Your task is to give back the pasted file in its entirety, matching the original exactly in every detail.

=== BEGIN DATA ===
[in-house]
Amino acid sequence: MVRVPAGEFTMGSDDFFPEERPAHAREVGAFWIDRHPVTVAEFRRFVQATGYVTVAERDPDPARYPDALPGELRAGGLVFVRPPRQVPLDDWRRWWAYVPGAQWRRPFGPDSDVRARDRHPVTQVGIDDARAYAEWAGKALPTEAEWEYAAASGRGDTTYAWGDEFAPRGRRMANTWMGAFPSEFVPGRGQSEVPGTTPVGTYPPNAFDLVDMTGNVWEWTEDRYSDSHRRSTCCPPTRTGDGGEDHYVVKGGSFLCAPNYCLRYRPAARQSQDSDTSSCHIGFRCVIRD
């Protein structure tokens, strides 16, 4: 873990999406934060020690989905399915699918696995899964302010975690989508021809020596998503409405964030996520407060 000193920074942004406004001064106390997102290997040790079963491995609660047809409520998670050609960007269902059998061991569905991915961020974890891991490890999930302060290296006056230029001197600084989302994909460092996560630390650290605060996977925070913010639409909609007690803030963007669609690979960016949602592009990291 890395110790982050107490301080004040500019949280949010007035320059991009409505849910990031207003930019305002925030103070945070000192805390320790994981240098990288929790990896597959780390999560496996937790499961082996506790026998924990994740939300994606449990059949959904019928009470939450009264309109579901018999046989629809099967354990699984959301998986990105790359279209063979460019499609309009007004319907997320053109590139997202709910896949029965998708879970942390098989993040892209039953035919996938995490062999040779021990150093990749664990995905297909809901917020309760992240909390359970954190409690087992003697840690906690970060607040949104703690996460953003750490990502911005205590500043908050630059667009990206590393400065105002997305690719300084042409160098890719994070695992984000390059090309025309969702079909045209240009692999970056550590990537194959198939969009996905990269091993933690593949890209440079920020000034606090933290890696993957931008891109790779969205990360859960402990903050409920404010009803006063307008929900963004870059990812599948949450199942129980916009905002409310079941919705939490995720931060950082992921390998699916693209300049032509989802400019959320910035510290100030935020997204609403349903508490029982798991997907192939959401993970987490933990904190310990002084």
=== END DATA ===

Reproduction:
[in-house]
Amino acid sequence: MVRVPAGEFTMGSDDFFPEERPAHAREVGAFWIDRHPVTVAEFRRFVQATGYVTVAERDPDPARYPDALPGELRAGGLVFVRPPRQVPLDDWRRWWAYVPGAQWRRPFGPDSDVRARDRHPVTQVGIDDARAYAEWAGKALPTEAEWEYAAASGRGDTTYAWGDEFAPRGRRMANTWMGAFPSEFVPGRGQSEVPGTTPVGTYPPNAFDLVDMTGNVWEWTEDRYSDSHRRSTCCPPTRTGDGGEDHYVVKGGSFLCAPNYCLRYRPAARQSQDSDTSSCHIGFRCVIRD
């Protein structure tokens, strides 16, 4: 873990999406934060020690989905399915699918696995899964302010975690989508021809020596998503409405964030996520407060 000193920074942004406004001064106390997102290997040790079963491995609660047809409520998670050609960007269902059998061991569905991915961020974890891991490890999930302060290296006056230029001197600084989302994909460092996560630390650290605060996977925070913010639409909609007690803030963007669609690979960016949602592009990291 890395110790982050107490301080004040500019949280949010007035320059991009409505849910990031207003930019305002925030103070945070000192805390320790994981240098990288929790990896597959780390999560496996937790499961082996506790026998924990994740939300994606449990059949959904019928009470939450009264309109579901018999046989629809099967354990699984959301998986990105790359279209063979460019499609309009007004319907997320053109590139997202709910896949029965998708879970942390098989993040892209039953035919996938995490062999040779021990150093990749664990995905297909809901917020309760992240909390359970954190409690087992003697840690906690970060607040949104703690996460953003750490990502911005205590500043908050630059667009990206590393400065105002997305690719300084042409160098890719994070695992984000390059090309025309969702079909045209240009692999970056550590990537194959198939969009996905990269091993933690593949890209440079920020000034606090933290890696993957931008891109790779969205990360859960402990903050409920404010009803006063307008929900963004870059990812599948949450199942129980916009905002409310079941919705939490995720931060950082992921390998699916693209300049032509989802400019959320910035510290100030935020997204609403349903508490029982798991997907192939959401993970987490933990904190310990002084």